WASHINGTON » Experts and advocates are urging Congress to improve conditions for hundreds of foreign fishermen working in Hawaii’s commercial fleet, following an Associated Press investigation that found the men have been confined to vessels for years without basic labor protections.
The AP report found commercial fishing boats in Honolulu employ men from impoverished Asian nations who catch ahi tuna and other seafood sold nationwide. A legal loophole allows them to work on U.S-flagged boats without visas as long as they don’t set foot on shore.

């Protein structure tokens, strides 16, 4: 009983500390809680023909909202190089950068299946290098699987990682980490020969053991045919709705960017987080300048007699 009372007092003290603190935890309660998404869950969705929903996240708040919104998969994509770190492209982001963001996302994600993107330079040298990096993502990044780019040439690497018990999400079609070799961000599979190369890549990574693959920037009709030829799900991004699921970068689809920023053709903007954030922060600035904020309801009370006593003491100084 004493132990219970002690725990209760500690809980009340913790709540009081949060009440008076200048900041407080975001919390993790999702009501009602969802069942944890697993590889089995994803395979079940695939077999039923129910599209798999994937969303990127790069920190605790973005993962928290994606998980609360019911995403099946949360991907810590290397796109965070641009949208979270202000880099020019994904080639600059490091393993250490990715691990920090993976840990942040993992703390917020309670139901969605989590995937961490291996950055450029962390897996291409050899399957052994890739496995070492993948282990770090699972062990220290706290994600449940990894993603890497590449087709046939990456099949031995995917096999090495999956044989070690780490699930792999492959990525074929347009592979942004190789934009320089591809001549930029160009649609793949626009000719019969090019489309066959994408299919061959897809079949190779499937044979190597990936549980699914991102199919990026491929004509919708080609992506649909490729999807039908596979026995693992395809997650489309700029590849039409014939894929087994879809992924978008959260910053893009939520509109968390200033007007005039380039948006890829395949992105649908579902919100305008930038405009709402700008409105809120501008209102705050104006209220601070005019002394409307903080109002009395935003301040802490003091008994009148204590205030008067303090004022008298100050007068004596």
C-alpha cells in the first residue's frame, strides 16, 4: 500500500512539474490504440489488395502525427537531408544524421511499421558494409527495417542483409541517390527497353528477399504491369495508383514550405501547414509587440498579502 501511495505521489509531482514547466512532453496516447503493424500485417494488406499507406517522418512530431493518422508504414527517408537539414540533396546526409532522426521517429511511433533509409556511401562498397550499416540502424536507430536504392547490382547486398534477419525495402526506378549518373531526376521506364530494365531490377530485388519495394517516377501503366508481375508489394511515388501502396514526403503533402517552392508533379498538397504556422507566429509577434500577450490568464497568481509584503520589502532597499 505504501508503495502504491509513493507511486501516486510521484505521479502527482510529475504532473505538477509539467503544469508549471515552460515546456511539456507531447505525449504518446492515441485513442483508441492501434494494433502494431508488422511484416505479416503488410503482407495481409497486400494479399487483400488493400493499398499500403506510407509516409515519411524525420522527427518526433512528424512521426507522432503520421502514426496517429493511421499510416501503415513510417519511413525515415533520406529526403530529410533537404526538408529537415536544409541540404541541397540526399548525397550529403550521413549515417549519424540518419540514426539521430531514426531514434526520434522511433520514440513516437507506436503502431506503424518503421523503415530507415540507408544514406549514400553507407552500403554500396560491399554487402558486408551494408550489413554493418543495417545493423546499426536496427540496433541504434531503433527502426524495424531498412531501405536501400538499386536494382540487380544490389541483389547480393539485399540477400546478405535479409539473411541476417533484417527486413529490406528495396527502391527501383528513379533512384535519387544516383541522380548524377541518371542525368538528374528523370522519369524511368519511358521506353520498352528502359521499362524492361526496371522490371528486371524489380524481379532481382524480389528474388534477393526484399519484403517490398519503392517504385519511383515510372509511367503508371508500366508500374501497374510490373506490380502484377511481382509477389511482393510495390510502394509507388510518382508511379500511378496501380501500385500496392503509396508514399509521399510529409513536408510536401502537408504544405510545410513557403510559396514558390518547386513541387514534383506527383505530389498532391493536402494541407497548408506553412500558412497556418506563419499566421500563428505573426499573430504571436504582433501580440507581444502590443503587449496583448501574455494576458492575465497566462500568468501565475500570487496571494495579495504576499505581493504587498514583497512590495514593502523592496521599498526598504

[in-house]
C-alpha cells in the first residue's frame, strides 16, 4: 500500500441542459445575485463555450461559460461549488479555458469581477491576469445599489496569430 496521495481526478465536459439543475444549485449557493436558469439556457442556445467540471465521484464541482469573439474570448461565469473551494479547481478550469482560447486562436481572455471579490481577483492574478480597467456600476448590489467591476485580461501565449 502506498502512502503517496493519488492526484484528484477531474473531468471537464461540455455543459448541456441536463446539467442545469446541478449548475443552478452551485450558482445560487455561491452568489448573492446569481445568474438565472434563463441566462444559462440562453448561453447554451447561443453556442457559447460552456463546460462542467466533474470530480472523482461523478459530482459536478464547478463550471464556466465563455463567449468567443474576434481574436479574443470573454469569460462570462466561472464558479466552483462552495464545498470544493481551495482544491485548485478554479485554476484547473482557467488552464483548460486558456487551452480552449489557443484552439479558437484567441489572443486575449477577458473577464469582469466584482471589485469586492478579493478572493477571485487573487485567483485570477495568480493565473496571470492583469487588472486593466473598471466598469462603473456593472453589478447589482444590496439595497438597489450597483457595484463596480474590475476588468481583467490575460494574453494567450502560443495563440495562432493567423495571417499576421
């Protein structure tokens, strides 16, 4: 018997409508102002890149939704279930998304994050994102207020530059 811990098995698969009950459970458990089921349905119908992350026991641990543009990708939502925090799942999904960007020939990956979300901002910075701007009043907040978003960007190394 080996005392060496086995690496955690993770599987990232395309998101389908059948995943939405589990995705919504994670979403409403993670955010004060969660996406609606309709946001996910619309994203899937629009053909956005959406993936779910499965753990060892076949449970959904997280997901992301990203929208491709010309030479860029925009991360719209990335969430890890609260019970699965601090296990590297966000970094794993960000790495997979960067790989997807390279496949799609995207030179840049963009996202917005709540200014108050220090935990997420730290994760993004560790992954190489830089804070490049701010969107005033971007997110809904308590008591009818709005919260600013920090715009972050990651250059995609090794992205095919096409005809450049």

Mark Lagon, a scholar at Georgetown University’s Walsh School of Foreign Service, said the fishermen are treated like modern-day slaves.
He and other speakers at a congressional forum today urged Congress to close the loophole that allows workers to stay on the boats without coming ashore.